Take the 2-minute tour ×
Stack Overflow is a question and answer site for professional and enthusiast programmers. It's 100% free, no registration required.

I use SQL Server and want to assign proper fill factor value for each indexes. I know below parameter for each index:

  1. Row count of each table
  2. Amount of Scan occurred for each index
  3. Amount of Seek occurred for each index
  4. Amount of lookup occurred for each index.
  5. Amount of update occurred for each index.

I know that scan, seek and lookup raise fill factor value to 100 and update down fill factor to 0. but I look for a formula for calculate proper fill factor option according to above parameter of each table.

EDIT

I use below script to get above parameters :

select  SCHEMA_NAME(B.schema_id)+'.'+B.name+' \ '+C.name AS IndexName,
        A.user_scans,
        A.user_seeks,
        A.user_lookups, 
        A.user_updates, 
        D.rowcnt,
        C.fill_factor
from sys.dm_db_index_usage_stats A
INNER JOIN sys.objects B ON A.object_id = B.object_id
INNER JOIN sys.indexes C ON C.object_id = B.object_id AND C.index_id = A.index_id
INNER JOIN sys.sysindexes D ON D.id = B.object_id AND D.indid = A.index_id

Edit 2 I use below reference for best value for fill factor option :

Best value for fill factor 1

Best value for fill factor 2

share|improve this question
1  
What makes you think you need to change the default fill factor to start with? What problems have you observed, what measurements have you done? –  Remus Rusanu Nov 19 '12 at 9:42
    
fill factor value have direct effect on performance. I want to assign proper fill factor value to have better performance. –  mehdi lotfi Nov 19 '12 at 9:46
1  
You didn't answer the question. What did you measure? How do you know you have the wrong fill factor? If I tell you to put full factor 42, how will you measure the impact?. You are chasing red herring. –  Remus Rusanu Nov 19 '12 at 9:51
    
@Remus Rusanu: Please see my edit. –  mehdi lotfi Nov 19 '12 at 9:59
    
Depends how fragmented the index gets and how frequently you are able to schedule index maintenance. Have a look at Paul Randal's MCM video on index fragmentation. –  Martin Smith Nov 19 '12 at 10:33
show 3 more comments

1 Answer

up vote 0 down vote accepted

I would use the technique described by Kendra Little from Brent Ozar Unlimited. Here is the article. She describes her methodology for finding and addressing fill factor issues.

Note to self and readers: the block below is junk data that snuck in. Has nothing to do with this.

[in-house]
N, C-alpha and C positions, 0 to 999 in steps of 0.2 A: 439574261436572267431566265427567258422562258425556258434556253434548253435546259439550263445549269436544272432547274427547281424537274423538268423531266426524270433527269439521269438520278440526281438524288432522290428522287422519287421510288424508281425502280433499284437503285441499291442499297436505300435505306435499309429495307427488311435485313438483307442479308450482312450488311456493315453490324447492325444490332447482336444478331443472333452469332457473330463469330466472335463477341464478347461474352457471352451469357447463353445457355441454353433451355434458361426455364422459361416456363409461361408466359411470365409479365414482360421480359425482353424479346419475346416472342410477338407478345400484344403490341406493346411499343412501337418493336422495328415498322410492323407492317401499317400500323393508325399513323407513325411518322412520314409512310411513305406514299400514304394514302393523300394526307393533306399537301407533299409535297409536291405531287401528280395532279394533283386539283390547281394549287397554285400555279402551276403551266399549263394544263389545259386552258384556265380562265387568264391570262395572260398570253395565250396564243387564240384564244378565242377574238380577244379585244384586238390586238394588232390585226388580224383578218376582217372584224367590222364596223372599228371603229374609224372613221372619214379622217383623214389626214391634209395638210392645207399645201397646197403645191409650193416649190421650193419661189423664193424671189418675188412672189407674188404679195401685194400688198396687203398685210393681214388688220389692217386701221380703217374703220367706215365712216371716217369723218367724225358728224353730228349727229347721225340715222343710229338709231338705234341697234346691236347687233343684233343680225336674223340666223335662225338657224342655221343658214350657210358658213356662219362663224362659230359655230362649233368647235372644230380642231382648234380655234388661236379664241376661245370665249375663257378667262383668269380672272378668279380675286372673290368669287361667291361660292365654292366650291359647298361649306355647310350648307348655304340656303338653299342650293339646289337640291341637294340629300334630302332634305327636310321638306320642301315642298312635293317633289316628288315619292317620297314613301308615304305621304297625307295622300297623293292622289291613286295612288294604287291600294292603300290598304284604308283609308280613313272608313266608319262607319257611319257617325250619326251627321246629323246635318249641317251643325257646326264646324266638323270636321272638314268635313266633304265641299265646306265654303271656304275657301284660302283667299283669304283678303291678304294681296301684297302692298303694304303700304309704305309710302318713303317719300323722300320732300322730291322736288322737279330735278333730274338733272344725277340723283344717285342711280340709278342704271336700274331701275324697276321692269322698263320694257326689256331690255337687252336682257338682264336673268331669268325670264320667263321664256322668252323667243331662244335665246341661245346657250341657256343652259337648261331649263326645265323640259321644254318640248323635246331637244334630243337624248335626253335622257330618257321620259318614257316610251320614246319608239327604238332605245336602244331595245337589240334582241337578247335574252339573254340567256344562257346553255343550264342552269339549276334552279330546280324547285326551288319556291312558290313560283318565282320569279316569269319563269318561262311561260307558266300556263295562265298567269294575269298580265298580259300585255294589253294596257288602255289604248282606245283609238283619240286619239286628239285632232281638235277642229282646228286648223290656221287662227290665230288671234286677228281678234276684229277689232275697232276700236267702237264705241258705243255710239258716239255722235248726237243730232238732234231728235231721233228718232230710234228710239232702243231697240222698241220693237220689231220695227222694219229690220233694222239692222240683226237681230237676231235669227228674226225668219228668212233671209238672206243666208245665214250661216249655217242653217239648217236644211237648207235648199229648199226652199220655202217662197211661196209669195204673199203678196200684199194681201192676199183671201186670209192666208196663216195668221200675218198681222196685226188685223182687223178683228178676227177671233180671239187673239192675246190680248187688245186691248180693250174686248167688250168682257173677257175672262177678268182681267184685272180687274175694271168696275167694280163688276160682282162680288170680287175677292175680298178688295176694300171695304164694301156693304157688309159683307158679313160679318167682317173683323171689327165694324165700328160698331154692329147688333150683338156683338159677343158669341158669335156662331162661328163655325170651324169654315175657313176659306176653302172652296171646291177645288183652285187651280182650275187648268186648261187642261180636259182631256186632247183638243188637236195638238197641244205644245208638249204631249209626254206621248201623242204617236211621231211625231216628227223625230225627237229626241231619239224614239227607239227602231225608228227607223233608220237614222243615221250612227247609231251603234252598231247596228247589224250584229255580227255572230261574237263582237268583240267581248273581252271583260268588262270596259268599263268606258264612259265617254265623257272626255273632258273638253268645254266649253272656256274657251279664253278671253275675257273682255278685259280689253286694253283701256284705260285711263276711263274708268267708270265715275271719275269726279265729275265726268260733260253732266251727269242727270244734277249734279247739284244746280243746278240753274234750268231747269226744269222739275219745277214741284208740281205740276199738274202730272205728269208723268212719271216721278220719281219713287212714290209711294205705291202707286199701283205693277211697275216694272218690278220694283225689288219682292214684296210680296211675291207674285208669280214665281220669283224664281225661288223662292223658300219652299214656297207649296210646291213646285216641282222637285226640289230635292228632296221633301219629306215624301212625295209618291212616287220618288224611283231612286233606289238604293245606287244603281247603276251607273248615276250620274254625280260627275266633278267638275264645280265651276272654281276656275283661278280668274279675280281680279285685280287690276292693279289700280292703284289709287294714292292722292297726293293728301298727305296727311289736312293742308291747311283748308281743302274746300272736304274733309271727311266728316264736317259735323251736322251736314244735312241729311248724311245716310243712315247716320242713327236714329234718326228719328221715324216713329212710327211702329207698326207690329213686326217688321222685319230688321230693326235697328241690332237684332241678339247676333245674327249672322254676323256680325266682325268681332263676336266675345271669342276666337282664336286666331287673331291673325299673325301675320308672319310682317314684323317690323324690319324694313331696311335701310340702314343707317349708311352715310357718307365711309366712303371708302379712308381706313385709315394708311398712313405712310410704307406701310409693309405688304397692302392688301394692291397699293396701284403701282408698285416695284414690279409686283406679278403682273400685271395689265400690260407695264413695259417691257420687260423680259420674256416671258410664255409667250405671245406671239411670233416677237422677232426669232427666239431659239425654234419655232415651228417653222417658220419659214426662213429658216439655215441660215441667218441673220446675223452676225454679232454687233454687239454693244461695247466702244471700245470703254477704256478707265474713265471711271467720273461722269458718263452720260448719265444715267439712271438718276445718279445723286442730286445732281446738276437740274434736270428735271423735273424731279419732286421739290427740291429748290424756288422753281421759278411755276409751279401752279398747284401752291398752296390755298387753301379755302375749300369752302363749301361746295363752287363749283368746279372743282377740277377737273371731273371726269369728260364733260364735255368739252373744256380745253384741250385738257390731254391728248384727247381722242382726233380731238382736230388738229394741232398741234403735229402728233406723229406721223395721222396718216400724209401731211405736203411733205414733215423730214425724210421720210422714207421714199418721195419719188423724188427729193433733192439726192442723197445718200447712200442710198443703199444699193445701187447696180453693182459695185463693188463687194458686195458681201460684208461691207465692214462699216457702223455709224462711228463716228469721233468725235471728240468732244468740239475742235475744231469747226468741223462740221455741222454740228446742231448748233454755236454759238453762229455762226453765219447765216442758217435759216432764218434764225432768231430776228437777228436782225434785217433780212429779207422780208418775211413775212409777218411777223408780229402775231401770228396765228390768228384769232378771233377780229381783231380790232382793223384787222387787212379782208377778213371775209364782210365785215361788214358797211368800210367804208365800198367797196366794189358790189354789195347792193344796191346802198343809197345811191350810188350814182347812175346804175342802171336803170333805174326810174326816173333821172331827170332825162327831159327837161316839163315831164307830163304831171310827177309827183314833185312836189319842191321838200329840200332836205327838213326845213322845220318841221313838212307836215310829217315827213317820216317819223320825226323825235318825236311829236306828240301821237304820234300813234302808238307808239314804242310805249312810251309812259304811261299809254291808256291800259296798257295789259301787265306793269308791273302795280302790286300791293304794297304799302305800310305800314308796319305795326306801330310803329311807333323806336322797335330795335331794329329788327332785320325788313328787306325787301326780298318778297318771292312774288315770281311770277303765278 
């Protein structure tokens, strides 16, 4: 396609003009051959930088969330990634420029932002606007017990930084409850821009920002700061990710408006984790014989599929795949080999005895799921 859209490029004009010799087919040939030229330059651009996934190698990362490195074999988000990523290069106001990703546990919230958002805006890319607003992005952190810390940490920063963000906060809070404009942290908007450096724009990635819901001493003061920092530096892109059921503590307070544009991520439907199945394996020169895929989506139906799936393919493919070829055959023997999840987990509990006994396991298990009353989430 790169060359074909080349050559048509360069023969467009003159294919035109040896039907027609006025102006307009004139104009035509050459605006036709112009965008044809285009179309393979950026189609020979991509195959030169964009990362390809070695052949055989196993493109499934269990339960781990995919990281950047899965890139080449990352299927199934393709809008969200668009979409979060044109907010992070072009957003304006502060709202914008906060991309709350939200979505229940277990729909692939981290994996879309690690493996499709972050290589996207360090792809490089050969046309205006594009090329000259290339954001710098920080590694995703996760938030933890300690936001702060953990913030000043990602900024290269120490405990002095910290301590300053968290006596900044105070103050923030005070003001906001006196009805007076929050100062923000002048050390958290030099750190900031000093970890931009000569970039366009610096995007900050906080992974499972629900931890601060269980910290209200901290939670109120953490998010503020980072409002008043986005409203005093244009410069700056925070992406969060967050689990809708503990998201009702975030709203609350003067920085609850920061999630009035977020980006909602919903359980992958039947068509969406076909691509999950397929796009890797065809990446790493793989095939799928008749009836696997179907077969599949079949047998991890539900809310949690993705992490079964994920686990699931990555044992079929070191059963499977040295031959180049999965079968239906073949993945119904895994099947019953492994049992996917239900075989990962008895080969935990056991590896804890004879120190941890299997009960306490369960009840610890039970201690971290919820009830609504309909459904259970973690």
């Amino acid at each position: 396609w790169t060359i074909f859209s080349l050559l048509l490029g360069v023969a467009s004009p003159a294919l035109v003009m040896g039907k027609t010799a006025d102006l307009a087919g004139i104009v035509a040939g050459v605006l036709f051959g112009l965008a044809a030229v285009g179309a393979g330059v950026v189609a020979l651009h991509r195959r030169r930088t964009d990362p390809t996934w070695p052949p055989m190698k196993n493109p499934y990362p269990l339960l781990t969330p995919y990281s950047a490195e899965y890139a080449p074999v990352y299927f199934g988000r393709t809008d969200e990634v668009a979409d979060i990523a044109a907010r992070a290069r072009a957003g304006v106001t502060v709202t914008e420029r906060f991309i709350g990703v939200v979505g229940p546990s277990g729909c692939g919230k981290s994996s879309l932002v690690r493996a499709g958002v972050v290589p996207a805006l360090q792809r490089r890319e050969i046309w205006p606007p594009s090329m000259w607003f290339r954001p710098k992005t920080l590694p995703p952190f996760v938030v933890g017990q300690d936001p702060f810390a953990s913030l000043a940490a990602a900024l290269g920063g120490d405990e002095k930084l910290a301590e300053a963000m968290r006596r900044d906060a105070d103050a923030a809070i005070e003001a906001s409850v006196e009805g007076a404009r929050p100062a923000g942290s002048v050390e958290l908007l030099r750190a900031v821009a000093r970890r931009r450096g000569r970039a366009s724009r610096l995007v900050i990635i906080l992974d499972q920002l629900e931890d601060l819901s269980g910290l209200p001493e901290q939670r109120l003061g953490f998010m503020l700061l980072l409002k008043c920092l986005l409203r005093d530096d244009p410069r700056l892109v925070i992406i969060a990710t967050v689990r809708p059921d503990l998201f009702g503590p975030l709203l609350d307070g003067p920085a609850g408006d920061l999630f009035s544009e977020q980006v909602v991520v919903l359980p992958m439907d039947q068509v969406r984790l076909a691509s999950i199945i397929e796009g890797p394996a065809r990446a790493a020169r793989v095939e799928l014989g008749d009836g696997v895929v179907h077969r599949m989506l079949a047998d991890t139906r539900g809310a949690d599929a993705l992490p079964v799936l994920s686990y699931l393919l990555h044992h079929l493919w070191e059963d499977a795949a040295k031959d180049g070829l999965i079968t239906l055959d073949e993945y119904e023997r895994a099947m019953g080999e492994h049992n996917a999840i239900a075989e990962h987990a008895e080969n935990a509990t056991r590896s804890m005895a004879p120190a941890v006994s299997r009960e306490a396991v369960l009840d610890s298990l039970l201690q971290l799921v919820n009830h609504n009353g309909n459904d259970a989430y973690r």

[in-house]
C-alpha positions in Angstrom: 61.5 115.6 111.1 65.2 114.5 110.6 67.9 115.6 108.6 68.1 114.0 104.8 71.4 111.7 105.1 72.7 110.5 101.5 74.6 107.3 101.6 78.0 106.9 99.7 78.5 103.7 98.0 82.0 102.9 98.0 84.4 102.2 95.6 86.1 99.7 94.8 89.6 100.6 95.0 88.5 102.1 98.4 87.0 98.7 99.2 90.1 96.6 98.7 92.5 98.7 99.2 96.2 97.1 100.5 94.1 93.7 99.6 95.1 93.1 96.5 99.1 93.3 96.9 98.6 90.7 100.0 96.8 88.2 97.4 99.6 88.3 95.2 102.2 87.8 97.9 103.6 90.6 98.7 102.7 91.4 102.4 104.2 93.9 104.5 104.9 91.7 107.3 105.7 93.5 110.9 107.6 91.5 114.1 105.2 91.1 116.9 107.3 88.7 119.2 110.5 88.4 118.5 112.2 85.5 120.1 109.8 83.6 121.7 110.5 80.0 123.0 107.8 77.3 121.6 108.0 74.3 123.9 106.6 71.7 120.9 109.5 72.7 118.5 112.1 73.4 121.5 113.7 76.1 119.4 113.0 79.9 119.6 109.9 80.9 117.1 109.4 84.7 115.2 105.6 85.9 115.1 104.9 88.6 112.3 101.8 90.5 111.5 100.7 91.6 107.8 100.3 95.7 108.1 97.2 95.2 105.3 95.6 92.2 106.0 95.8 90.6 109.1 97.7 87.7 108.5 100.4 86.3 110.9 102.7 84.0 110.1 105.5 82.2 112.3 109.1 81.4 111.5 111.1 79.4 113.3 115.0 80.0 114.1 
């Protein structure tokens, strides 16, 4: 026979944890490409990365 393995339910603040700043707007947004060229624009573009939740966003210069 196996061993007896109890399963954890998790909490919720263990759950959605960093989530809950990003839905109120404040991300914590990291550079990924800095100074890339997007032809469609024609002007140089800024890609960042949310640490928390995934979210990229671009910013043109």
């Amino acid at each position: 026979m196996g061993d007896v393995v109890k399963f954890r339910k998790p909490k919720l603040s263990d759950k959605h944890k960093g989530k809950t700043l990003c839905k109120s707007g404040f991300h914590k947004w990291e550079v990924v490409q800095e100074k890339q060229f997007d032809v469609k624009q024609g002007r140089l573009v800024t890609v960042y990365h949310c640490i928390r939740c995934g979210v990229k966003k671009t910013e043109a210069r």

Also as Remus mentioned in his comments, you should use discretion when messing with the fill factor. I realize a lot of articles on the internet make it sound as though a high fill factor will cause a innumerable page splits and ruin your performance, but lowering the fill factor can cause more problems than it solves.

Kendra suggests using the default fill factor and tracking fragmentation over time, and only when an index appears to have a fragmentation issue due to page splits, should you slowly decrease the fill factor. I've been using this technique and I've noticed a much better use of my cache because of how much less my indexes are needlessly inflated.

"I frequently find that people have put a fillfactor setting of 80 or below on all the indexes in a database. This can waste many GB of space on disk and in memory. This wasted space causes extra trips to storage, and the whole thing drags down the performance of your queries."

Check out this quote in Books Online: “For example, a fill factor value of 50 can cause database read performance to decrease by two times. “

So in a nice way of saying it. I'm not sure that you should start needlessly messing with the fill factor. Observer, study, then act.

share|improve this answer
add comment

Your Answer

 
discard

By posting your answer, you agree to the privacy policy and terms of service.

Not the answer you're looking for? Browse other questions tagged or ask your own question.